- A. Theist, Arknsaw, 17/7/2011 13:07
Click to rate Rating 41
I hope men will get the same rights... there are some crazy violent women out there as well!
- fraser, london, 17/7/2011 13:05
Click to rate Rating 71
Yet another example of polititians saying things before they think, At what point can a woman approach the Police and demand a full history of men they have met either on line or else where. Is there to be a domestic violence register ? Perhaps in an ideal world there should be, but administering such a thing would be very expensive and not very effective. May be we should go further and allow a full break down of some ones past, that way we know whether to hide our wallets etc. Personally i think the vast majority of women are able to go with their instincts on whether a man is right for them or not, Of course there will always be exceptions to the rule so far better to put extra resorces into helping women get out of abusive relationships rather than gimmiks like this.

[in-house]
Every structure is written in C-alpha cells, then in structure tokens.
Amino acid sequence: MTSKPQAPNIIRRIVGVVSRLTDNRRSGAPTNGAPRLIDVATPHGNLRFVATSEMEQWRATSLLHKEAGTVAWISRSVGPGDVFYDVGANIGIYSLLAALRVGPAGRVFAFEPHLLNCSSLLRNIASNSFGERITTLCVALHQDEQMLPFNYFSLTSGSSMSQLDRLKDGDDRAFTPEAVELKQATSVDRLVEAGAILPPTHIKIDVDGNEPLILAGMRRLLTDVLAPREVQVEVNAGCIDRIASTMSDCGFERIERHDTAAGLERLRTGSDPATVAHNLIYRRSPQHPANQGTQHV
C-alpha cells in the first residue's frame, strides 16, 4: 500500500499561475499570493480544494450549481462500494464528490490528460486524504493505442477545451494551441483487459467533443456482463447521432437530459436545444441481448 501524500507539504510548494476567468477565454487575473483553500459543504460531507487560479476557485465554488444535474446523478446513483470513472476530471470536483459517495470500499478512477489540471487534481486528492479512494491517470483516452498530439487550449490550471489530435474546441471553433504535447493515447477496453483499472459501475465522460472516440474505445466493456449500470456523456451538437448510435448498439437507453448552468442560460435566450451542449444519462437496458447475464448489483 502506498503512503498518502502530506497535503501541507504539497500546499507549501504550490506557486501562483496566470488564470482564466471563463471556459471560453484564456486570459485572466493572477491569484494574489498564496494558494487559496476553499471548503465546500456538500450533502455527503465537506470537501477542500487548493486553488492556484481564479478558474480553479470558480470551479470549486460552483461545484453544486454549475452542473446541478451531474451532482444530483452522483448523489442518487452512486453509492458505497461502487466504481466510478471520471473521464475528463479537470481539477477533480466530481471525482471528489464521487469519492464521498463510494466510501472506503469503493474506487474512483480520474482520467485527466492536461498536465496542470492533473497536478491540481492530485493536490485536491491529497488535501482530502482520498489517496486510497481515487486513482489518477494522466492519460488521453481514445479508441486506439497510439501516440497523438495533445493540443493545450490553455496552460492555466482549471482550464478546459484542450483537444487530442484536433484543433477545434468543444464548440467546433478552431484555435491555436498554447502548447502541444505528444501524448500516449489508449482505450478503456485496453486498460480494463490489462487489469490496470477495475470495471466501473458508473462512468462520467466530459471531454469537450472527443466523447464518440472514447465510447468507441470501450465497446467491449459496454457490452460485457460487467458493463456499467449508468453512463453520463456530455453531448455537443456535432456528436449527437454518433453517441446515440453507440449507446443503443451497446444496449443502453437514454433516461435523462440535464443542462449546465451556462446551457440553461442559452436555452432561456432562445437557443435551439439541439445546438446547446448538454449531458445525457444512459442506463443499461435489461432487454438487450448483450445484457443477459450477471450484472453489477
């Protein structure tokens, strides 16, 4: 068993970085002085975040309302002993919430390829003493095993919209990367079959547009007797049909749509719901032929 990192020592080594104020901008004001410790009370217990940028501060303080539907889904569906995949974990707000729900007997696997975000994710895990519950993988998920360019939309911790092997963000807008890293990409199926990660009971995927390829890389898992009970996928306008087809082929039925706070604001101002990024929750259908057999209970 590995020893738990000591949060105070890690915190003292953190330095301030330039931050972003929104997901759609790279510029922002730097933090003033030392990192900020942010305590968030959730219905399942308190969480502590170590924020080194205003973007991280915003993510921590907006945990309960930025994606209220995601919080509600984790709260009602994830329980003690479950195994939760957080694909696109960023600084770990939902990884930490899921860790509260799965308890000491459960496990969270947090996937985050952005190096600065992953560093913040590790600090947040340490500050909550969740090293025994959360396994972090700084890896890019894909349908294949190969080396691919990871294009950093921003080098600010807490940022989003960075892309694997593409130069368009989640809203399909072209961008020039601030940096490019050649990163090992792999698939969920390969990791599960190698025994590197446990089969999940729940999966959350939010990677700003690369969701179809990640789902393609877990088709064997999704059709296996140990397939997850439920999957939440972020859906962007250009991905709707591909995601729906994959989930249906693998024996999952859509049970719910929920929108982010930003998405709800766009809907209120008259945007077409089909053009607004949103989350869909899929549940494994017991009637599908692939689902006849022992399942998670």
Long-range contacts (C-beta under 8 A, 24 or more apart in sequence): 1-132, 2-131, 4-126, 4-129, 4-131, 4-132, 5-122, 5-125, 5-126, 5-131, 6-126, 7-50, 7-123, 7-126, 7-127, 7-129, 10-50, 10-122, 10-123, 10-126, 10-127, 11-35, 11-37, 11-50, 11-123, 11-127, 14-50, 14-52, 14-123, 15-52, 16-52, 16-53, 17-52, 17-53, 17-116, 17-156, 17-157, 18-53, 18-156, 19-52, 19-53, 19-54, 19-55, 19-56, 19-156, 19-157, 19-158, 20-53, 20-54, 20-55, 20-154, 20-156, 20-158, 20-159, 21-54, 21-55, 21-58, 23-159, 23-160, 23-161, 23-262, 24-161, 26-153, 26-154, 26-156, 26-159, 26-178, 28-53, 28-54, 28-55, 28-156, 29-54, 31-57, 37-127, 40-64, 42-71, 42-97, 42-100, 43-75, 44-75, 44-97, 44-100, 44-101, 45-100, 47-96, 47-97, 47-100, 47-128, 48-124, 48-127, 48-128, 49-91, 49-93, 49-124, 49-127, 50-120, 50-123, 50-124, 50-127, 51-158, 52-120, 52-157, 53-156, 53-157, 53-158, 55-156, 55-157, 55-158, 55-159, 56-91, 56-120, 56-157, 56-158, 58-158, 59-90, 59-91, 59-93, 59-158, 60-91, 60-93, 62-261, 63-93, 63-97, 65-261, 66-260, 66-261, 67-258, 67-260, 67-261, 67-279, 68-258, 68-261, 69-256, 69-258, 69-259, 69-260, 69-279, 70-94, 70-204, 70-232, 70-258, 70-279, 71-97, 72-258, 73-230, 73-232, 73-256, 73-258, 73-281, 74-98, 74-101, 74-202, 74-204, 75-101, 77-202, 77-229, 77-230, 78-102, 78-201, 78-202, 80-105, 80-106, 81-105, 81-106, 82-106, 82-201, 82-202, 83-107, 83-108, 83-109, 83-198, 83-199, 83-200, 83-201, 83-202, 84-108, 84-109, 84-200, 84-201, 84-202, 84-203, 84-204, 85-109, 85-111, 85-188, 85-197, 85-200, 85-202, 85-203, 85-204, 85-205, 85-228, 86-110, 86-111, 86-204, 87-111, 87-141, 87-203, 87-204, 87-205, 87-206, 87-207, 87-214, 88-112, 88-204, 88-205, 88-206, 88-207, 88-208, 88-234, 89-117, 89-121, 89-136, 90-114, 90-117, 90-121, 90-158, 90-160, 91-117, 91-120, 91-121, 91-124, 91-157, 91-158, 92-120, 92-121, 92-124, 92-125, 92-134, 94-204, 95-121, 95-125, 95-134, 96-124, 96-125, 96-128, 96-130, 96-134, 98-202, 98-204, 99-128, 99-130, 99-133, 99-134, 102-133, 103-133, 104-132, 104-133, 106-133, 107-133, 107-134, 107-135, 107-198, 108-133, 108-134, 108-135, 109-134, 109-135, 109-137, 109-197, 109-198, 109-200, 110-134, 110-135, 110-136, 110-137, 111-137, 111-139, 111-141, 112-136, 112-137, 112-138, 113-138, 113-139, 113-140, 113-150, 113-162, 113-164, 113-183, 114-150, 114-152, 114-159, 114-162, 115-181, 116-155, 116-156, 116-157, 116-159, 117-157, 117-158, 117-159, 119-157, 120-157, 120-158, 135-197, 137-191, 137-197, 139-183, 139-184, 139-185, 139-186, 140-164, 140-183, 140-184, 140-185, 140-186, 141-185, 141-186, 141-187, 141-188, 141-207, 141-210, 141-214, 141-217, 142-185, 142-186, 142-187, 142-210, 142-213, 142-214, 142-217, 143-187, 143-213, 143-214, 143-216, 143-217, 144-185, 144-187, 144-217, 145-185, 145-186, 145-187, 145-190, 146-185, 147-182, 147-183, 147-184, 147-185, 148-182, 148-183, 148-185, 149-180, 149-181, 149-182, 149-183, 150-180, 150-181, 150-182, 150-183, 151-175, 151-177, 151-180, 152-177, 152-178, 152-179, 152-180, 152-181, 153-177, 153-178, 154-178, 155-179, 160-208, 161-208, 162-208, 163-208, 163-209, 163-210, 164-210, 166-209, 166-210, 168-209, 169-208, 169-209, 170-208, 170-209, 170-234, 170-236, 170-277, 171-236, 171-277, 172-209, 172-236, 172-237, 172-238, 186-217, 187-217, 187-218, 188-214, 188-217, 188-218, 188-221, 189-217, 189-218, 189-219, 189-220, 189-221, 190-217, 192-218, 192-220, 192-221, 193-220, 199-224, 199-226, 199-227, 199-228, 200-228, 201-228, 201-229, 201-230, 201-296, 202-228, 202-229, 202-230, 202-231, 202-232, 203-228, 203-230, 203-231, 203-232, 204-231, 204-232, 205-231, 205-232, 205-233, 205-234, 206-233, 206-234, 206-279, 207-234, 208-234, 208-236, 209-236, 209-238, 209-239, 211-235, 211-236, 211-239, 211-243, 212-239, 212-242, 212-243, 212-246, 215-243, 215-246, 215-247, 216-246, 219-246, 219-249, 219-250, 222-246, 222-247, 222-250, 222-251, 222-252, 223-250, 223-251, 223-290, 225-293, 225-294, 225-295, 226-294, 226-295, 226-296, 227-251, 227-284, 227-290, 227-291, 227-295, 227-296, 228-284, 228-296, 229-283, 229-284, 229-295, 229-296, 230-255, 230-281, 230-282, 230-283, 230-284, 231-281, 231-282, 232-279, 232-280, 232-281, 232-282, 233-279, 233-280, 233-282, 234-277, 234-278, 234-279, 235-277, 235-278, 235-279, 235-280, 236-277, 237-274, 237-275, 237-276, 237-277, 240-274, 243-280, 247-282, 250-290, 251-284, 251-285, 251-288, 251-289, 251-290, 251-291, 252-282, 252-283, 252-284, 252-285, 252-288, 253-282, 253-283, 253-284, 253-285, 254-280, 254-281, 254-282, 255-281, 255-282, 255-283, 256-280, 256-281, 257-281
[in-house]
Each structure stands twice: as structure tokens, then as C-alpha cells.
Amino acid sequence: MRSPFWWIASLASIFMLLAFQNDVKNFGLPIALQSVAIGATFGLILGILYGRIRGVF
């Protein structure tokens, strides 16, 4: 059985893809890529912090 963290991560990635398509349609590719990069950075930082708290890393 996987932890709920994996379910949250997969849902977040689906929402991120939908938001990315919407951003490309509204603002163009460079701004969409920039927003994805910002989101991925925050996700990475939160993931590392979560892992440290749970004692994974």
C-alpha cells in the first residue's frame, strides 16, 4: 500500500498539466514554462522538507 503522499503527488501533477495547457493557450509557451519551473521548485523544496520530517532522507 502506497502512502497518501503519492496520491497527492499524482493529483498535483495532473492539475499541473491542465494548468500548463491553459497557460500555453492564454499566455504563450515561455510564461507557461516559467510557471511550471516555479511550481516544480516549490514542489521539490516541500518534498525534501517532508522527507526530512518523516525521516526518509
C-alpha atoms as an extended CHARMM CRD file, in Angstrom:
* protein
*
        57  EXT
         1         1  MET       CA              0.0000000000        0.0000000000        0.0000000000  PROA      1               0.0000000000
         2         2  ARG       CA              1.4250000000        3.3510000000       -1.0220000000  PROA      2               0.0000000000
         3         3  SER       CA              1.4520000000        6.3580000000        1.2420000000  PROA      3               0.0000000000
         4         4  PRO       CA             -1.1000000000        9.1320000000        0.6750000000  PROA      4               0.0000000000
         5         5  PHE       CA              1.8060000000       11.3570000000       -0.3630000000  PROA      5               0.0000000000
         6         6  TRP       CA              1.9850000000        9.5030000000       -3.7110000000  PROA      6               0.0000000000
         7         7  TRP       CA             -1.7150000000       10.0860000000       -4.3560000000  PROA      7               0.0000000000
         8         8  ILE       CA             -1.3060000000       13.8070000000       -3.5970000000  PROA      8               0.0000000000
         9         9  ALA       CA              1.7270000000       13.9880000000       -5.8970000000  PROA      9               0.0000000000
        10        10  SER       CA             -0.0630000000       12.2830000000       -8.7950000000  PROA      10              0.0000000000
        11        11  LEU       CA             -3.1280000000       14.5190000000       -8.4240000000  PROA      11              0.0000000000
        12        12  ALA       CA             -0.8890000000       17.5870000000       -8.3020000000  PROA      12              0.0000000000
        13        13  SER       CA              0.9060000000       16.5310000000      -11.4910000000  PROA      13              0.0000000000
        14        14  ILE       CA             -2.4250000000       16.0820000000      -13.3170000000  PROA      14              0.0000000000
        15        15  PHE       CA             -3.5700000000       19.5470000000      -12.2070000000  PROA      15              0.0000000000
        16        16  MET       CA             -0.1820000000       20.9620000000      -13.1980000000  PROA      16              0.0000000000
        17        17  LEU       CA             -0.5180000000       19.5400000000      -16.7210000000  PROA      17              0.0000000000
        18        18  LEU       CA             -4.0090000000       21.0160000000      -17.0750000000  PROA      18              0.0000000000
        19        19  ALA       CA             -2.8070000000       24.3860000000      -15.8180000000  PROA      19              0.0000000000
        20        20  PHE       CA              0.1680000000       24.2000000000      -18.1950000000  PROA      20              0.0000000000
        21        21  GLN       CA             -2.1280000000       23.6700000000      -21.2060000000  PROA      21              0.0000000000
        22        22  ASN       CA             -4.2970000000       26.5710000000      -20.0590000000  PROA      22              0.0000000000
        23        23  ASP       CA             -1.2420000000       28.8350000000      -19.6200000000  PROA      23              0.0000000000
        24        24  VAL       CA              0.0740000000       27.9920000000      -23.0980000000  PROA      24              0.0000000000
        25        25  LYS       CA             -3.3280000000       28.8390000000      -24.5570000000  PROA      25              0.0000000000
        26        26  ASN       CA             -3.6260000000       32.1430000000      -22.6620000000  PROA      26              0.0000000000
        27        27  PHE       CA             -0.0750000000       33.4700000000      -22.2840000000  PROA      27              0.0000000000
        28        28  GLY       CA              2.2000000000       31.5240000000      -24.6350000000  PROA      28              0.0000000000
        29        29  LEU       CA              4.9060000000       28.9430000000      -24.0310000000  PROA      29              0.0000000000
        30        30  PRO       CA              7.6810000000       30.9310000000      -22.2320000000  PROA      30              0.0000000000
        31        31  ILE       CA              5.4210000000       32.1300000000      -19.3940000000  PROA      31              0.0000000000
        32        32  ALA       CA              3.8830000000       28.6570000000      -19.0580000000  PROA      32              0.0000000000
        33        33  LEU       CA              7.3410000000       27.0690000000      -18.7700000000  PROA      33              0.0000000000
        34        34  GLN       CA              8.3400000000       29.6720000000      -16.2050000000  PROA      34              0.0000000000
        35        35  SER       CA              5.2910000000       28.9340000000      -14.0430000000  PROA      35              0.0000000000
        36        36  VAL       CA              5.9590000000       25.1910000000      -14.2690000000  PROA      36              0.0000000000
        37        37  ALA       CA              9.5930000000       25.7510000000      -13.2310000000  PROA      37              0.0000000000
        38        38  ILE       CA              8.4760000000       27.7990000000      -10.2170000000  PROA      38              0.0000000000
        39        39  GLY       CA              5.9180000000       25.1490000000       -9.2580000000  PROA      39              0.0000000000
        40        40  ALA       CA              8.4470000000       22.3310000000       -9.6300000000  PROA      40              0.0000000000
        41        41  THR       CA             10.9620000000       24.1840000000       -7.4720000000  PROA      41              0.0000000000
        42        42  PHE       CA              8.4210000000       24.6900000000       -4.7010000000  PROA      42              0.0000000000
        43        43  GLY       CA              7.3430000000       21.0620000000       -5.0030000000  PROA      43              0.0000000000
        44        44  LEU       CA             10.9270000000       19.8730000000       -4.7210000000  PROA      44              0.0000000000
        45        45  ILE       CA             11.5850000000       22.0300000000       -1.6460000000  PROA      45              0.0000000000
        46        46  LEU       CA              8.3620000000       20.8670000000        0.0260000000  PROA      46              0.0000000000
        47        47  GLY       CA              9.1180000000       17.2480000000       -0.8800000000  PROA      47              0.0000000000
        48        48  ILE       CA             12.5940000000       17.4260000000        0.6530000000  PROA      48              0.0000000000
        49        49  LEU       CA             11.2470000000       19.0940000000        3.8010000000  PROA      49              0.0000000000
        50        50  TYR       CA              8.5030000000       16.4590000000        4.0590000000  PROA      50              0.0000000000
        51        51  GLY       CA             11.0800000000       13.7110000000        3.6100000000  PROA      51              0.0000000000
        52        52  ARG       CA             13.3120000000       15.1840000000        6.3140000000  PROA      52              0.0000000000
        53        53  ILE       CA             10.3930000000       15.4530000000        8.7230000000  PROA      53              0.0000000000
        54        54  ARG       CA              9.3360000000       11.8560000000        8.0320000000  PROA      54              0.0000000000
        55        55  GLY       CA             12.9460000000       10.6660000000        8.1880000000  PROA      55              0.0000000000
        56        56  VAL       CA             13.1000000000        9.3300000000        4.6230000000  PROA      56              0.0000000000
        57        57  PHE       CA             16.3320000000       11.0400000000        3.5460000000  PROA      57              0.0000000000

- peter, worcestershire, 17/7/2011 13:04
Click to rate Rating 28
This is just another nail for the men haters. People with common sense know when they date strangers you always keep yourself safe. Dating and having a relationship is about getting to know your partner. Previous relationships have nothing to do with your new relationship. Girls just have to accept they were not the right one for that person, and move on. Many girls hate to accept they have faults, and prefer to make accusations instead. So glad I grew up in the days where you could date without fear, get a job without all sorts of tests, and had more of a private life. Now it's just a joke. If I ever go on a future date. I'd need a CV with references CRB checks. If I was asked for that, I'd make an excuse to go and leave her with the bill to pay.
- Scott, Glasgow, 17/7/2011 13:00
Click to rate Rating 25